Google has also updated some apps of its own: The new YouTube app is a vast improvement over the previous HTML5 app (which is still accessible through the web browser), and a new "TV and Movies" app compiles content available across cable or satellite, Netflix, YouTube, Amazon, and other sources. As I've previously written, YouTube's upcoming original channels could be a boon Google TV owners as well.

Google TV is entirely snappier this time around, which I attribute mainly to the addition of Android 3.1. Moving around menus feels far breezier and more natural than it did on the original Google TV software. The update also brings a full version of the Chrome web browser to the platform, which loads web pages faster than the original GTV browser and is particularly adept at playing high-definition web video. Previously, visiting a site like FunnyorDie on Google TV was an exercise in frustration because of its combination of video and Flash content. Now you can easily navigate the site and play 720p HD videos without any stuttering.

Google TV v2 movies and tv shows

The bad: Deep DVR integration still unavailable to most

The version 2.0 update turns Google TV into a better competitor against companies such as Roku — but the service's initial promise of completely integrating with your traditional TV service is still a pipe dream. Just as it was when Google TV launched, the only way to get the "full experience" — which includes direct access to your DVR and the ability to schedule recordings from within GTV — is by being a Dish Network customer (and spending an extra four dollars a month).

And even if you are a Dish customer, setting up the full experience remains a difficult process. After adding the Google TV integration to your monthly bill, you need to connect your Dish receiver and Google TV devices directly with an ethernet cord, then hope and pray that GTV recognizes the Dish receiver on the other end. This took multiple tries for me, and even after getting it working the connection between the two devices would occasionally drop.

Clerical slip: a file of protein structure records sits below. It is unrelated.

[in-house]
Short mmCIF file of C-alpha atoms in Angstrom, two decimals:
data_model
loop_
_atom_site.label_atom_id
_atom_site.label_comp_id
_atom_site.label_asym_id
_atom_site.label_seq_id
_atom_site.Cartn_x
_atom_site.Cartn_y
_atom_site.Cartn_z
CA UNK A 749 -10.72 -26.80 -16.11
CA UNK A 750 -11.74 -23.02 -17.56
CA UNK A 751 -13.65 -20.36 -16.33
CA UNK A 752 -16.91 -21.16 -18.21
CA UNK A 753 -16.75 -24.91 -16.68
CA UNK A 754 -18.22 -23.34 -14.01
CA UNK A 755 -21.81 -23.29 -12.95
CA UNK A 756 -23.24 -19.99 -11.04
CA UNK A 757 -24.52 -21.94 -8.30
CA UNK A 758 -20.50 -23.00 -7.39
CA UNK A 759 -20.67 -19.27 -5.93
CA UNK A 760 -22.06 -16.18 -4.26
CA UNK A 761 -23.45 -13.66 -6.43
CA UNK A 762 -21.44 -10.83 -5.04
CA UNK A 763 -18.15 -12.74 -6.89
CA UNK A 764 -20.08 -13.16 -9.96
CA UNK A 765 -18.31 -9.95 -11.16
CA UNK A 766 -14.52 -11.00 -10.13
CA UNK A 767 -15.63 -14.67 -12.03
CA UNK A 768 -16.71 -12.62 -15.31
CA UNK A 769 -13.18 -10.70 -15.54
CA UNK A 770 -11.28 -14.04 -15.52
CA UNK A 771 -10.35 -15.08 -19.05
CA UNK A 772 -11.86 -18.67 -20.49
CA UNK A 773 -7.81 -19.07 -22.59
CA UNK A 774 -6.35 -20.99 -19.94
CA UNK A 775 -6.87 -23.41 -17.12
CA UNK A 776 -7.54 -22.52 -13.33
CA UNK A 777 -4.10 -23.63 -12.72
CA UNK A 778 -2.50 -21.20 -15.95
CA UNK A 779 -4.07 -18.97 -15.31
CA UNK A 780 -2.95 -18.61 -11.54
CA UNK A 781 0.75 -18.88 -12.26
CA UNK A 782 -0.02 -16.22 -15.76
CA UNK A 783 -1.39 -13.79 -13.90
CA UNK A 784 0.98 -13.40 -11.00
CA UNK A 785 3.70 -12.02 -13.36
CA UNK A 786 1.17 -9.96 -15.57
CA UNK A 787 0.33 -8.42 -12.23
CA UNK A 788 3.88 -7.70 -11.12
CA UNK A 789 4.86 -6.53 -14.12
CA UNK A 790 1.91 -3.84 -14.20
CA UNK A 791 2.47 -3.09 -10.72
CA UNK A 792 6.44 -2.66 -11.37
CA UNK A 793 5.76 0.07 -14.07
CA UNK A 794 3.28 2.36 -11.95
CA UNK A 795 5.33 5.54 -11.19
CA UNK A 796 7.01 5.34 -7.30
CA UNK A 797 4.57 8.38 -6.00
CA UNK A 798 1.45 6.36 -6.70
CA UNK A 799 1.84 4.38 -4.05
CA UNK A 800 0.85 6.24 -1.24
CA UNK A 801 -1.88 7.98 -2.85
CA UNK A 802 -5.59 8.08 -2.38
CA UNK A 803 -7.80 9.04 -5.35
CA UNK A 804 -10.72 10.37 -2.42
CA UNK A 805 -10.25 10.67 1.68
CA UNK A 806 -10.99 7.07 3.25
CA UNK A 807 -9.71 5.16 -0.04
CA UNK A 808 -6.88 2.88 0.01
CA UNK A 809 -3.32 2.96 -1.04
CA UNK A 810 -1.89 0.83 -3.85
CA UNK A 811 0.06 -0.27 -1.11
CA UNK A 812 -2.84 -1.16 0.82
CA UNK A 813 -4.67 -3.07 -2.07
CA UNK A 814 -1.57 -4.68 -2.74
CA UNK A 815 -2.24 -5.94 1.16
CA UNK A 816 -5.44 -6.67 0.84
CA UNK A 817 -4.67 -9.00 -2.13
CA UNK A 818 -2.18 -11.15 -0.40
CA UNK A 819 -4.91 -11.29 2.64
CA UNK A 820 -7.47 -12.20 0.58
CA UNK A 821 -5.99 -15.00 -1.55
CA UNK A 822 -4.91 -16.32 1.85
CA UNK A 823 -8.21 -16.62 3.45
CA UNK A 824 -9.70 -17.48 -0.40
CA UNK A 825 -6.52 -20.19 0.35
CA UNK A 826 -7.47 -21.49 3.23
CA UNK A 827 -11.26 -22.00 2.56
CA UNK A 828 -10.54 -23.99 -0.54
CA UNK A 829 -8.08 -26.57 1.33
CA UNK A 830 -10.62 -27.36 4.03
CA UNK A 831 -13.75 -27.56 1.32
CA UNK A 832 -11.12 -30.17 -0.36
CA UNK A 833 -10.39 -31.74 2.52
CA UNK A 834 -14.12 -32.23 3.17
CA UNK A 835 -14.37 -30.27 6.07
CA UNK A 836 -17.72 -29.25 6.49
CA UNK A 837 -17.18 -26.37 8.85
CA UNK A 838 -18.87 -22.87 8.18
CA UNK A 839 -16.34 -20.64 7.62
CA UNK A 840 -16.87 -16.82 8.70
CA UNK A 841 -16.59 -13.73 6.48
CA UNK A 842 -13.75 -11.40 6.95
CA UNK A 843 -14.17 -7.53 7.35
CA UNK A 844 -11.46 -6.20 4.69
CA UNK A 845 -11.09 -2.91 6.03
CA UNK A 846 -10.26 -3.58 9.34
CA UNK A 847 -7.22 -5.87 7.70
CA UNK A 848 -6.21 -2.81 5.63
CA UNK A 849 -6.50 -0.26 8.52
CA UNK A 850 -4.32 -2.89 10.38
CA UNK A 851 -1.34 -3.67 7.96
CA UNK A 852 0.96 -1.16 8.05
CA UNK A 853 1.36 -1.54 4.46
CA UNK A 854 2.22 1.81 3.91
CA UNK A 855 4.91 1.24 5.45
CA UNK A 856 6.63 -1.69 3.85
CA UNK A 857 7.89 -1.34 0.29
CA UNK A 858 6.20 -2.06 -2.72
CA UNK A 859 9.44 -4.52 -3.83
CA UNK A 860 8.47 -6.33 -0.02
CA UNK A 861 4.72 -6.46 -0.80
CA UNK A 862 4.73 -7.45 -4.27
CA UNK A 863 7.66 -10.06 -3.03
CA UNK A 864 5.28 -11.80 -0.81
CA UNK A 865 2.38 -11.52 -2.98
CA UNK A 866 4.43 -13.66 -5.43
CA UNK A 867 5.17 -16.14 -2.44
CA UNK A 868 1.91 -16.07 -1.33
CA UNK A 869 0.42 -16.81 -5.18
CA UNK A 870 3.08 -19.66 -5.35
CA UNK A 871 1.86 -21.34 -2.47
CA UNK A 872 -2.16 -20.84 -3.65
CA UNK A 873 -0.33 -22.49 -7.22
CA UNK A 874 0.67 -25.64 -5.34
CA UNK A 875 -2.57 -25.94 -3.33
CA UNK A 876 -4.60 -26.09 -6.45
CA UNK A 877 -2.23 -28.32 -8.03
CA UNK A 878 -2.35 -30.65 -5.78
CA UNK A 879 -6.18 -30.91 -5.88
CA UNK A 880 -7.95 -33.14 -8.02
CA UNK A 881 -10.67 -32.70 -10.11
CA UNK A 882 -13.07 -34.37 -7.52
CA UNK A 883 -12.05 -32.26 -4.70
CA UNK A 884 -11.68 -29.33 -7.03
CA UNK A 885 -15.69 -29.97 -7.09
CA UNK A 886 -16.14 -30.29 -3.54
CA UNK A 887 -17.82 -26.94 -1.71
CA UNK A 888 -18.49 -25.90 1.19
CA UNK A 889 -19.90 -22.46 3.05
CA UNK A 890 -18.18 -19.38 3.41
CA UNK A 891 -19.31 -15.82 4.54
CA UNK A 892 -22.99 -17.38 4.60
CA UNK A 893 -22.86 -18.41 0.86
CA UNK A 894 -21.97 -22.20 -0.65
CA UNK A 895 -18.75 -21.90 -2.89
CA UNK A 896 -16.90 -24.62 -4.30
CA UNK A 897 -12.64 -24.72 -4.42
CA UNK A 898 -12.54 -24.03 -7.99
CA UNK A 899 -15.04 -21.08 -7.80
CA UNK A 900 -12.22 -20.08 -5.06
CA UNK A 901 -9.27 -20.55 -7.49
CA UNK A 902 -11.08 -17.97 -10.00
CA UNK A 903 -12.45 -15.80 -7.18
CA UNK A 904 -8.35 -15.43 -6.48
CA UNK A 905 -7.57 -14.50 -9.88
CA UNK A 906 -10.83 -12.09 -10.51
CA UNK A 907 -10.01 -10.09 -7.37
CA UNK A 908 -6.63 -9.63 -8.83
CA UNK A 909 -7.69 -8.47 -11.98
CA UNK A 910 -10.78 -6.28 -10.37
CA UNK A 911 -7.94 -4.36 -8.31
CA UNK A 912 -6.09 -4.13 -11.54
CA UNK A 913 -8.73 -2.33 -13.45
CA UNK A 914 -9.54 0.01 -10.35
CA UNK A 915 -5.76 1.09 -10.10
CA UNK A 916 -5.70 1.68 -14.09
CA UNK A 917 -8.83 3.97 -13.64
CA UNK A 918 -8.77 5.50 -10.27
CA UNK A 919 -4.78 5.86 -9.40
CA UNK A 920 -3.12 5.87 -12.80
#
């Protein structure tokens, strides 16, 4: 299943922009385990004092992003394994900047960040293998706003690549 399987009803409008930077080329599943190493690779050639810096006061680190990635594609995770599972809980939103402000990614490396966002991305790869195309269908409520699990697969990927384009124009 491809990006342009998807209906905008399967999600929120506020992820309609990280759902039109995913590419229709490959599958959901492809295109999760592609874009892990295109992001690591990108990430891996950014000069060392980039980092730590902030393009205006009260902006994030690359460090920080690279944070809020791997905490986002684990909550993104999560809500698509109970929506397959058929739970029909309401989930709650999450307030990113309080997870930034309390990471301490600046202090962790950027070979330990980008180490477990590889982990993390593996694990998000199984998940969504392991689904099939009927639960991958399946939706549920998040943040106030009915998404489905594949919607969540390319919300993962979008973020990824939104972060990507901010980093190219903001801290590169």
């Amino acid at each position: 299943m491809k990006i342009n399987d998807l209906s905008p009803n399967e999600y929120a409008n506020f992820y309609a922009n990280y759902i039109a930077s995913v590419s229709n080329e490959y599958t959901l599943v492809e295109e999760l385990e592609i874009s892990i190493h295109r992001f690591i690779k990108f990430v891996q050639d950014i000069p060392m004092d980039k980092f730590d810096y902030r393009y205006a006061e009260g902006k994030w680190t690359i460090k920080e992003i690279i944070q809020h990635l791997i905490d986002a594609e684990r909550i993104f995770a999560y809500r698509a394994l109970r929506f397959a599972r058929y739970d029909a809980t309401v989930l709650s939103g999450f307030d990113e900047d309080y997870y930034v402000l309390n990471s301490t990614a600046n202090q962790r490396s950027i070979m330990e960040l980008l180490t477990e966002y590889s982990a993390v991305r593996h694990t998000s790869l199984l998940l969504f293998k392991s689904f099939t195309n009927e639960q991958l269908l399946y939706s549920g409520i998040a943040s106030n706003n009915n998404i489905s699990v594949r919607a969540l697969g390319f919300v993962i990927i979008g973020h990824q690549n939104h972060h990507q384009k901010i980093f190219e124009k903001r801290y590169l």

You'll still be able to use Google TV with other satellite and cable providers, but you'll miss out on the DVR features the "full experience" brings. Until Google lands partnerships with other providers, and simplifies the "full experience" connection process, GTV will only feel partly complete.

The takeaway: Great for existing owners, newcomers should hold off

For current Google TV users, the update is nothing but good news. It turns Google TV into a faster and genuinely more interesting platform, while bringing Google one step closer to becoming a living room mainstay.

As Google's performance with Android showed us, it seems to take the company about a year to gain its footing in new territory. When it launched, Android was slow and clunky, and its initial handset lineup was mediocre. It wasn't until the release of the Motorola Droid and Android 2.0 a year later that the platform finally began to take off.

Now it’s Google TV’s time to shine. New hardware is likely close by, which is why I don't recommend picking up one of the existing GTV devices just yet. At this point it looks like Logitech has given up on GTV, but there's word that LG has a GTV television set in the works for CES, and I wouldn't be surprised to see a few more devices popping up before the holidays.

Filed under: gadgets, media, VentureBeat

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Is Socl.com Microsoft’s answer to Google+?

Posted: 15 Nov 2011 07:02 PM PST

Microsoft is testing a new social service, called Socl.com, which looks like the company’s attempt at creating its own version Google+, reports The Verge.

VentureBeat first reported that Microsoft was working on a social network in July, when the company revealed the splash page a secret social project on Socl.com. The project, called Tulalip, had the slogan "find what you need and share what you know easier than ever", and allowed users to signup using Facebook and/or Twitter. Although Microsoft denied the news, it seems that the company has continued its work on Socl.